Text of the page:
See Scherer v. Principi , 19 Fed. Appx.

Federal Rule of Civil Procedure 54(d)(1) and Fed. R. App. P. 39(b)


authorize an award of costs against the United States if the award is otherwise
authorized by law. For purposes of this case, the authorizing statute is EAJA, as
it provides that a judgment for costs . . . may be awarded to the prevailing party
in any civil action brought by or against the United States. 28 U.S.C.
2412(a)(1). EAJA further provides that, subject to certain conditions, attorney
fees may be awarded to the prevailing party in any civil action against the United
States. Id. , 2412(b) and (d)(1)(A).

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860, 861 (Fed. Cir. Aug. 30, 2001) (dismissing appeal regarding denial of petition
for writ of mandamus seeking to accelerate action by the Board of Veterans
Appeals on remanded appeal). In fact, the VAs award of disability benefits to
plaintiff in January 2003 was in response to one or more of his other appeals.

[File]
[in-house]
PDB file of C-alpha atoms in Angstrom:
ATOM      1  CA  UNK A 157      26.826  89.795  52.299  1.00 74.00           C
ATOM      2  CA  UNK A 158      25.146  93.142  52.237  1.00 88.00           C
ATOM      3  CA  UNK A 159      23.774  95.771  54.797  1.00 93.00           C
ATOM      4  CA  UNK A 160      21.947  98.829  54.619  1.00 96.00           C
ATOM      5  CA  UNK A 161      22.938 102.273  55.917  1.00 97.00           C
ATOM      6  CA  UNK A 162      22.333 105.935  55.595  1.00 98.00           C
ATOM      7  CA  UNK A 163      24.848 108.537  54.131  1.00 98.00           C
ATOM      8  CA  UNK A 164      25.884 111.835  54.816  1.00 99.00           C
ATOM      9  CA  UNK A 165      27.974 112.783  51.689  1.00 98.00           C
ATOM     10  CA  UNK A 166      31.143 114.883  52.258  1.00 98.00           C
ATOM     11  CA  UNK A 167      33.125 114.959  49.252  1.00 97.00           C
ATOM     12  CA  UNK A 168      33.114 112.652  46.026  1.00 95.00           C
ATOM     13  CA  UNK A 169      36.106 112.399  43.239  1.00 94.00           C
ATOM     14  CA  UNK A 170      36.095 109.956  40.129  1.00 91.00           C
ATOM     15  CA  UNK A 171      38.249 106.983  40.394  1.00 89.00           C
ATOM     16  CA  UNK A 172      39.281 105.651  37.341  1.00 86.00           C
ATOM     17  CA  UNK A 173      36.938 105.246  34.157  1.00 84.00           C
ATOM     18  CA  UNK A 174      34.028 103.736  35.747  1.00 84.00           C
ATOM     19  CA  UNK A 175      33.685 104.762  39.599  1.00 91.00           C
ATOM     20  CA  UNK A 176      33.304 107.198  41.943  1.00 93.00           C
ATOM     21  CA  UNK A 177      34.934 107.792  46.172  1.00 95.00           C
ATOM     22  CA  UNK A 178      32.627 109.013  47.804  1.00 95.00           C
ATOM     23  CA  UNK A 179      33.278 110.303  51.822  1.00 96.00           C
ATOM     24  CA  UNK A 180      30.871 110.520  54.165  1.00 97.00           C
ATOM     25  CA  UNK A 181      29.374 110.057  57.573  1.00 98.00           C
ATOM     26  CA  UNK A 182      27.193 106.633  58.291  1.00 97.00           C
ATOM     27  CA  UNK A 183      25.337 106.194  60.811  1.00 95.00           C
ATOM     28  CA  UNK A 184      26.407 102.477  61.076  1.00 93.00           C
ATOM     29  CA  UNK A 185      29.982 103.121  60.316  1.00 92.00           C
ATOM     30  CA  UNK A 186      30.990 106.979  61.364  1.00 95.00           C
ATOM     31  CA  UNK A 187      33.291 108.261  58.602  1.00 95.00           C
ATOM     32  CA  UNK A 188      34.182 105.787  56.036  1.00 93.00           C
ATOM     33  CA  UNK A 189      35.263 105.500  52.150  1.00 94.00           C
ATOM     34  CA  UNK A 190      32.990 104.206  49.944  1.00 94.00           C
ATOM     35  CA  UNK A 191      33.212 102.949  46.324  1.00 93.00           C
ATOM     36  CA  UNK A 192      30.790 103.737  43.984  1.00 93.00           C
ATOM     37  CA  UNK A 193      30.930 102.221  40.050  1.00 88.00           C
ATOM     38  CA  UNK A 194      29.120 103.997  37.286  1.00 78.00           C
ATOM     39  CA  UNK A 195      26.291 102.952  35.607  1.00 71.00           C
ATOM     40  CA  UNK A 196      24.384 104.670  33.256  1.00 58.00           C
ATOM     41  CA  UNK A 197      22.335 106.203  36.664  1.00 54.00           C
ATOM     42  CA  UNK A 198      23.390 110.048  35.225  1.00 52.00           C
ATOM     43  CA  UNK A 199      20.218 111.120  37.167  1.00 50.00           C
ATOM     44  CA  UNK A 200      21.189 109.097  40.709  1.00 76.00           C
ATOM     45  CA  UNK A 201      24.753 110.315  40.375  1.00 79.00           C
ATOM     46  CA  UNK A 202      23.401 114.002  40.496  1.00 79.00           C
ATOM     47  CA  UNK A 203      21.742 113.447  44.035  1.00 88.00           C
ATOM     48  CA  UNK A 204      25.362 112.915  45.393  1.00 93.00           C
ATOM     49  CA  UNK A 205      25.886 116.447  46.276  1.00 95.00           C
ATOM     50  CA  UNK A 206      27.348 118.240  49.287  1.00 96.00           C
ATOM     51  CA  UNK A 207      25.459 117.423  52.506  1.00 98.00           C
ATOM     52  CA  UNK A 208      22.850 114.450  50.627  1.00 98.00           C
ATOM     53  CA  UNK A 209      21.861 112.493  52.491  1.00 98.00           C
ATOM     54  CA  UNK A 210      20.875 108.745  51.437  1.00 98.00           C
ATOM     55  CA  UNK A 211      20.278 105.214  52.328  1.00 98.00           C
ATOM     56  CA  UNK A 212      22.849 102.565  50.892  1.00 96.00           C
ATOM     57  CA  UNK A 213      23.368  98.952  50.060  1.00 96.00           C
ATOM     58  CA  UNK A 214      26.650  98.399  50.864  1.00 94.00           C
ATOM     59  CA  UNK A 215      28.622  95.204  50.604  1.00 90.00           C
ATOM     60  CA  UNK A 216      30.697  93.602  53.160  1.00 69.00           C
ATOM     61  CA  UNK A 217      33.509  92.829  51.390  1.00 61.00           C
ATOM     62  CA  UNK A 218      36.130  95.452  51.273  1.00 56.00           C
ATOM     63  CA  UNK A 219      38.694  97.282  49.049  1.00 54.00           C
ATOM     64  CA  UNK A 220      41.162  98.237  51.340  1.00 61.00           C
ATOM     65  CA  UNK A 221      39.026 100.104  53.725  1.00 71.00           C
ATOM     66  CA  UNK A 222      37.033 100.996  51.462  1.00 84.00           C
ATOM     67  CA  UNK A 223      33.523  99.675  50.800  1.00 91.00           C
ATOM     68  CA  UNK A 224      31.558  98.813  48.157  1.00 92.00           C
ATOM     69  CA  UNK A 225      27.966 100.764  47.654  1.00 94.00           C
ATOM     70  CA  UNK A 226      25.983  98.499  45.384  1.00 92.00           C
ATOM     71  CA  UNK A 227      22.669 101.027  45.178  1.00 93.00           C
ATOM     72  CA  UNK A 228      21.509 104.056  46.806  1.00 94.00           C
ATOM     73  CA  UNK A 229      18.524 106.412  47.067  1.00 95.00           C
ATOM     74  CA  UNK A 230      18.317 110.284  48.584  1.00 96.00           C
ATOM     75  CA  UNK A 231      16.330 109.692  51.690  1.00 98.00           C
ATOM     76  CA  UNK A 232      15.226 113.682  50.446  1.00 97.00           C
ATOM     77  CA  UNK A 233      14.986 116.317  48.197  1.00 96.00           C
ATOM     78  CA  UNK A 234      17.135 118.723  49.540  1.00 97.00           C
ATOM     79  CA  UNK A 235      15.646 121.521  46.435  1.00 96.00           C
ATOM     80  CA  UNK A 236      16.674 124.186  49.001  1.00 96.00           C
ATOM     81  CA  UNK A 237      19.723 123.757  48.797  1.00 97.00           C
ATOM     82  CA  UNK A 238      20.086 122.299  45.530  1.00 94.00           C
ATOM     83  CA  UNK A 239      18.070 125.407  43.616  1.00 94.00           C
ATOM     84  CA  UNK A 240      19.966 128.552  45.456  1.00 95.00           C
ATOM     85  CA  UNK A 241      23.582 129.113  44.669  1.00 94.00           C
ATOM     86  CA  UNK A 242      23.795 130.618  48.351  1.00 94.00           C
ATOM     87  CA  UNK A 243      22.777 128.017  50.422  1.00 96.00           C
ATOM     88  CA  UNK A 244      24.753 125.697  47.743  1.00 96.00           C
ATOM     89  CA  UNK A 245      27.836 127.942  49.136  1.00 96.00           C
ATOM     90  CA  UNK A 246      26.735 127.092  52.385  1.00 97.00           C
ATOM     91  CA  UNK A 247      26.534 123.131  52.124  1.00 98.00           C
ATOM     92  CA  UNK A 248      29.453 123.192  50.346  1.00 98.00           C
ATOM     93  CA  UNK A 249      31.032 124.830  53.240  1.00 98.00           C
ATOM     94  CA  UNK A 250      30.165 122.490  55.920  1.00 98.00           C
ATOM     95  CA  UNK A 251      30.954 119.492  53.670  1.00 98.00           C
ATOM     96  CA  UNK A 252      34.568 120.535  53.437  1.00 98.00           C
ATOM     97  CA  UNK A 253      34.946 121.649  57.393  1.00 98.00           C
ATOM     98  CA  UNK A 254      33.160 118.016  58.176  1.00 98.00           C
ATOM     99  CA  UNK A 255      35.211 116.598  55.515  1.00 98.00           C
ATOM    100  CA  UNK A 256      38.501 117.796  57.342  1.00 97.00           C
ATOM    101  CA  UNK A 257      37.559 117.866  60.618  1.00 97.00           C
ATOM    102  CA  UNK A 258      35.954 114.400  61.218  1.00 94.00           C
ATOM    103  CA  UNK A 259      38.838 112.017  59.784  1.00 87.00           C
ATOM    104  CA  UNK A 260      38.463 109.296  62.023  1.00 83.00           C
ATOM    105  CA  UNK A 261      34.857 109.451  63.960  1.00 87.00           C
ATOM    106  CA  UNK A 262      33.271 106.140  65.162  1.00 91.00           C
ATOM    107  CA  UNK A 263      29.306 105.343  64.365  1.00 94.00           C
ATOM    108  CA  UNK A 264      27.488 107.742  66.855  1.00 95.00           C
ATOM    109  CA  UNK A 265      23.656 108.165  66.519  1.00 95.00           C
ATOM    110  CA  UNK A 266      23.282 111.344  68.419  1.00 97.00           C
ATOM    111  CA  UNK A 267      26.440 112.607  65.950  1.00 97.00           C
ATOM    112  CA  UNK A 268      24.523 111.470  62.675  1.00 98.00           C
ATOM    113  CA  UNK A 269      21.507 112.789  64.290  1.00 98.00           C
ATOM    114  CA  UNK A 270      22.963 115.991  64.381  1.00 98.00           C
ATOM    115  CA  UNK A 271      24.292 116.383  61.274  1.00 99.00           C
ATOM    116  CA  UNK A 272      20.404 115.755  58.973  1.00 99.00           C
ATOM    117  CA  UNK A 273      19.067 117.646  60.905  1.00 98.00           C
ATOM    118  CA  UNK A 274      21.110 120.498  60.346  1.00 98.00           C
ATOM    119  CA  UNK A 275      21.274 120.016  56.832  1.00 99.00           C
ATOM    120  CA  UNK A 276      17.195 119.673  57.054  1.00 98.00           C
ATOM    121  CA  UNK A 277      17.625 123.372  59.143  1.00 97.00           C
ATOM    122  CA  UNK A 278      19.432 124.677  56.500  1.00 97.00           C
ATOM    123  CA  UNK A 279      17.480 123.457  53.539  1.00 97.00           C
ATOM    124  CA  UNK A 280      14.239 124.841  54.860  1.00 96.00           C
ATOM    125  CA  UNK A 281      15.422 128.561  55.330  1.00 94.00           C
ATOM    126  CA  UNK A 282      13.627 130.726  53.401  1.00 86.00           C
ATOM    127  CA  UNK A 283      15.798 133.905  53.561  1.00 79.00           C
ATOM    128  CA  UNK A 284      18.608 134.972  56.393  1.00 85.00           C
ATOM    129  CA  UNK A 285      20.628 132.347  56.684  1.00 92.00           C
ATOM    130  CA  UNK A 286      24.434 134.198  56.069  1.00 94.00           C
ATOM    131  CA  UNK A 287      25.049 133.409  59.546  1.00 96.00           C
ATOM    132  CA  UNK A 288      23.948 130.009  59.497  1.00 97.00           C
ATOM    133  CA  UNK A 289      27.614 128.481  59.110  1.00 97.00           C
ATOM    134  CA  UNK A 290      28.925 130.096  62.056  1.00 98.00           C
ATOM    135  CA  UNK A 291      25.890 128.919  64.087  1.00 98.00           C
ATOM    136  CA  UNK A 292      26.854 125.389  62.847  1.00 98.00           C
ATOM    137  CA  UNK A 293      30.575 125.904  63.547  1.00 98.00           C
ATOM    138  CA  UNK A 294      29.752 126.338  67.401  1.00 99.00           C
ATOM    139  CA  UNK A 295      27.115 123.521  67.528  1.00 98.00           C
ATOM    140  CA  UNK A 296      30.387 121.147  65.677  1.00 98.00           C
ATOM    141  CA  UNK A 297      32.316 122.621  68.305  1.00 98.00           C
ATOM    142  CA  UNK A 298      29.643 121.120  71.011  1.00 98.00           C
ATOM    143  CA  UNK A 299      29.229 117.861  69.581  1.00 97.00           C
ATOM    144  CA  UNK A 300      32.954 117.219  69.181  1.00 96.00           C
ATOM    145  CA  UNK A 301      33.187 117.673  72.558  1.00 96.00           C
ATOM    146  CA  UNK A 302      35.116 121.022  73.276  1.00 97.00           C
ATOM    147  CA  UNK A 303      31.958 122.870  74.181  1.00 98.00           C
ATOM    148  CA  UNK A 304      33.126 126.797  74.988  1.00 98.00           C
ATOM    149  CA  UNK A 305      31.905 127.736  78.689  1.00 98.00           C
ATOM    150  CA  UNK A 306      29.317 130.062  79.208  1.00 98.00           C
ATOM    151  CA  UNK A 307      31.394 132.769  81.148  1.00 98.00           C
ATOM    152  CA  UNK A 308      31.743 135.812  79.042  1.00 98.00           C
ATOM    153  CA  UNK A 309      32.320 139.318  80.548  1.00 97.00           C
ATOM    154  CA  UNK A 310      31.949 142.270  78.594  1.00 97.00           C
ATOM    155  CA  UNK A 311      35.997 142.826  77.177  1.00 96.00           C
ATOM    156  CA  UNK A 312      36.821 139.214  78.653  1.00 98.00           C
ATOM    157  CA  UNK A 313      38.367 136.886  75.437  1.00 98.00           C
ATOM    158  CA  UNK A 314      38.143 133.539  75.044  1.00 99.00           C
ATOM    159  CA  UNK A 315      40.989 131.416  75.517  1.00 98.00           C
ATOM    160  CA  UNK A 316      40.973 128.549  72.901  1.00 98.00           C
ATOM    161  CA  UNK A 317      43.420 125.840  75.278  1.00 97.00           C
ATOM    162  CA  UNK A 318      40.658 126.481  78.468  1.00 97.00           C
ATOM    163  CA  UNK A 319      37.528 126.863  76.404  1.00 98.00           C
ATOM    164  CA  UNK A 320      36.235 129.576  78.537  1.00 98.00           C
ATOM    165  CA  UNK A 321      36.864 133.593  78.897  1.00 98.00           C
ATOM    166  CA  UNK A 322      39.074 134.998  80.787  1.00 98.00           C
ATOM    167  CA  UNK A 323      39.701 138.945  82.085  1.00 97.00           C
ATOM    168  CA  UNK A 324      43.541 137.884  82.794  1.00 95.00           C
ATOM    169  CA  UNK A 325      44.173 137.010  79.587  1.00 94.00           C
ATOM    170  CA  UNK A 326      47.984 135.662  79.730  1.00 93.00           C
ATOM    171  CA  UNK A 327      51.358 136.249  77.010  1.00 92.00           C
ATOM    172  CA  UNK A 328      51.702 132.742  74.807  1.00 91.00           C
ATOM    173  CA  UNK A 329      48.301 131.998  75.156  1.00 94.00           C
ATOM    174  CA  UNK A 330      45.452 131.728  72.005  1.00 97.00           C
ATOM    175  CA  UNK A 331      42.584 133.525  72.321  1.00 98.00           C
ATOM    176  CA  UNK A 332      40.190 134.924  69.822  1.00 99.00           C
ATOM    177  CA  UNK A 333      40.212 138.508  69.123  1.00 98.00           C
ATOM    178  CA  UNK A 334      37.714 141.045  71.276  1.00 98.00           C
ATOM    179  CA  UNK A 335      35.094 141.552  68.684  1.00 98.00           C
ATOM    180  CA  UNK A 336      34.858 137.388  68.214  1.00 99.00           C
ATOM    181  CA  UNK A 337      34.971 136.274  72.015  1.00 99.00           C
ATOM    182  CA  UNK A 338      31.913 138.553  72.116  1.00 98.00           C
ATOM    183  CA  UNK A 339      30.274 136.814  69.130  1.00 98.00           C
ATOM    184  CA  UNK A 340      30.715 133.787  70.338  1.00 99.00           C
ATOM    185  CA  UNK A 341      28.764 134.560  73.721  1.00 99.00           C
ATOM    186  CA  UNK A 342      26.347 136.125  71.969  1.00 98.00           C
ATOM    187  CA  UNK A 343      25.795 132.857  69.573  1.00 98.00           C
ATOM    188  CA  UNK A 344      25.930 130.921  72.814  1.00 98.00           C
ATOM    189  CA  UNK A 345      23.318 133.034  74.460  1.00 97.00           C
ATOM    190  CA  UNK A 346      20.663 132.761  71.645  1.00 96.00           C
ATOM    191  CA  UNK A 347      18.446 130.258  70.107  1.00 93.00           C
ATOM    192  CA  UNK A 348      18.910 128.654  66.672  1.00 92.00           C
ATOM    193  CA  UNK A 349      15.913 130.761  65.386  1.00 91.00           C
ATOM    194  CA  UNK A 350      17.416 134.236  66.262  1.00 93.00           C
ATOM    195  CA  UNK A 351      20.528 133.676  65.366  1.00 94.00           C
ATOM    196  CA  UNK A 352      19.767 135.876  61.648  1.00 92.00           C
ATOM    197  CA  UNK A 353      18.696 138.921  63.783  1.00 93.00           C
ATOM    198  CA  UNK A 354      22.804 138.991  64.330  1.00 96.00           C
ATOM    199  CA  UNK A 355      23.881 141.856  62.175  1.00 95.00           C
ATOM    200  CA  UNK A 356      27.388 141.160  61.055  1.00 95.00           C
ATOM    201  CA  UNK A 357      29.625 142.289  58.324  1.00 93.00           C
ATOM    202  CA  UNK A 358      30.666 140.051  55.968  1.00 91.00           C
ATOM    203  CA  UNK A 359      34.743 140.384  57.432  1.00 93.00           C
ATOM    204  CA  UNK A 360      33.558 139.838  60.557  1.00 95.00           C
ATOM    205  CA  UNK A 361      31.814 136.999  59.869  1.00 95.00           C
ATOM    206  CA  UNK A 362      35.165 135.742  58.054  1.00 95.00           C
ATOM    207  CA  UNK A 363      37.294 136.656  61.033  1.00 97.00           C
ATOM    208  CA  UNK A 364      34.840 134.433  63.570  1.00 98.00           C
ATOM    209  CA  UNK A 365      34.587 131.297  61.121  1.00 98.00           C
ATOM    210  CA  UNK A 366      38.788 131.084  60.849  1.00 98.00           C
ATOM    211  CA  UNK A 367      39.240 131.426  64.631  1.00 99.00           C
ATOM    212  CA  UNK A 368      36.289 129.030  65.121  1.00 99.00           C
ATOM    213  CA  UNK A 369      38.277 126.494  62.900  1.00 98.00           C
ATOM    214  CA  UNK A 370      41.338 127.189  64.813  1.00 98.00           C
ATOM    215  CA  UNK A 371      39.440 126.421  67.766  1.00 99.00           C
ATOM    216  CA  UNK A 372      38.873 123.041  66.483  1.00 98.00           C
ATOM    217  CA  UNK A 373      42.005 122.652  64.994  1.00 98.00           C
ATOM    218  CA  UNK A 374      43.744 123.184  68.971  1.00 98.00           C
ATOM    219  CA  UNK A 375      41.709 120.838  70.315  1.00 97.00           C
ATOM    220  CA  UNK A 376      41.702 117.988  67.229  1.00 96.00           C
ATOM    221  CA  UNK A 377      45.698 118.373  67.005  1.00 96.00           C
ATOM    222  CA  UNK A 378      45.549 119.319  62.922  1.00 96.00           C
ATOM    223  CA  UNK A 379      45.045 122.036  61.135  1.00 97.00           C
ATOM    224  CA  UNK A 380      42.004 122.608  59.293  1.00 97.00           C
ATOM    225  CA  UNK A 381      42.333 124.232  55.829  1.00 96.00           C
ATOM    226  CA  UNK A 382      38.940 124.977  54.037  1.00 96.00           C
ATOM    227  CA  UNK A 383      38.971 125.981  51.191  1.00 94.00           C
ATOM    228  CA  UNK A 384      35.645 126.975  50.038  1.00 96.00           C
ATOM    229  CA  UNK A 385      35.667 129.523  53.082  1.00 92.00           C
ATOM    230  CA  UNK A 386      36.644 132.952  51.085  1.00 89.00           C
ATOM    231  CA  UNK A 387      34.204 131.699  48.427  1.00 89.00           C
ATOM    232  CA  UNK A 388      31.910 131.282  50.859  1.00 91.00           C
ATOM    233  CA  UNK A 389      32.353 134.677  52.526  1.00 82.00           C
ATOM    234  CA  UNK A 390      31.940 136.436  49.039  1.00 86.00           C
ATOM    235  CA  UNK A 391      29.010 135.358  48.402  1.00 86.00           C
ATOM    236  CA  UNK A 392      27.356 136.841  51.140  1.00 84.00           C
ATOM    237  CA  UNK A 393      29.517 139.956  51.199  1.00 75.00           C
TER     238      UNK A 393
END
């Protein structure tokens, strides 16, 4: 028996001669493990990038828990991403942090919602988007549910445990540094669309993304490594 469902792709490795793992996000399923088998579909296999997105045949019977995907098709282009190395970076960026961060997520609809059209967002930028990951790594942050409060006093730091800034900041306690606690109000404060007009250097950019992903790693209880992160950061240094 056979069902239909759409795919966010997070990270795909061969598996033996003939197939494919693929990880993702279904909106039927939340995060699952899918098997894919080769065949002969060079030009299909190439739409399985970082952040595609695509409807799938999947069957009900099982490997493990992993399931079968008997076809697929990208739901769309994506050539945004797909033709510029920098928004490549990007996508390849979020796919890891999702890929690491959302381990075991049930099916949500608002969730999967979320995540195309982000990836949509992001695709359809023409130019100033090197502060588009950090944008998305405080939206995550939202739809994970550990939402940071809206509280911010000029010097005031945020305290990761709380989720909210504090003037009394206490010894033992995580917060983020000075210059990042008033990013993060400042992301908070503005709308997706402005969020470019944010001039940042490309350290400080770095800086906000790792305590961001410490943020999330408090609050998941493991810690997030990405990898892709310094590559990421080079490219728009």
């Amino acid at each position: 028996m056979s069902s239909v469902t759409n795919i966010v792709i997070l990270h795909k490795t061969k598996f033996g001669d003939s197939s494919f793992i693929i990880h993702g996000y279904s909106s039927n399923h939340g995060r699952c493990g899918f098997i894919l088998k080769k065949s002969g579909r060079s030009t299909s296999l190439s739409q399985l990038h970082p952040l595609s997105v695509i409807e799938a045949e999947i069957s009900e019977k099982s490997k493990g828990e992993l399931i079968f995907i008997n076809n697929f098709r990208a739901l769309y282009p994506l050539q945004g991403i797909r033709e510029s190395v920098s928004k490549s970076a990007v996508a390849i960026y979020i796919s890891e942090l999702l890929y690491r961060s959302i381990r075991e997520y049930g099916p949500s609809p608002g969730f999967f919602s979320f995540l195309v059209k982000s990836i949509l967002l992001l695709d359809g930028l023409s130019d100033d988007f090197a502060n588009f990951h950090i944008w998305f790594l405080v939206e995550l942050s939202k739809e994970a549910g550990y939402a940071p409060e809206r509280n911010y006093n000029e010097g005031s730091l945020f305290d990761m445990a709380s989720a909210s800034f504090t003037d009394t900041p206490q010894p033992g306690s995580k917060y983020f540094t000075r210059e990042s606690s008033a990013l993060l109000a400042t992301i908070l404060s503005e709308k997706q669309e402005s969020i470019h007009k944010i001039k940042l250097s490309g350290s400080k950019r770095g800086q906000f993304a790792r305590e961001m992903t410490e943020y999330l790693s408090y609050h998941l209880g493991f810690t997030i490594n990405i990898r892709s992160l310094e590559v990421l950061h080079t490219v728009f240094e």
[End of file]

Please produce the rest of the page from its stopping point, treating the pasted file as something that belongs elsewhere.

Letter from the VA to plaintiff dated January 4, 2003

See

(stating that the VA had

decided to award plaintiff retroactive disability benefits based on the Board of


Veterans Appeals (BVA) Remand decision dated November 6, 2002).
Second, plaintiffs claim for costs and attorney fees is based on the
catalyst theory, which posits that a plaintiff is a prevailing party if [he]
achieves the desired result because the lawsuit brought about a voluntary change
in the defendants conduct.

Buckhannon Bd. & Care Home, Inc. v. W. Va. Dept

of Health & Human Res. , 532 U.S. 598, 601 (2001). In

Buckhannon , the Supreme

Court held that the catalyst theory is not a viable theory of recovery under the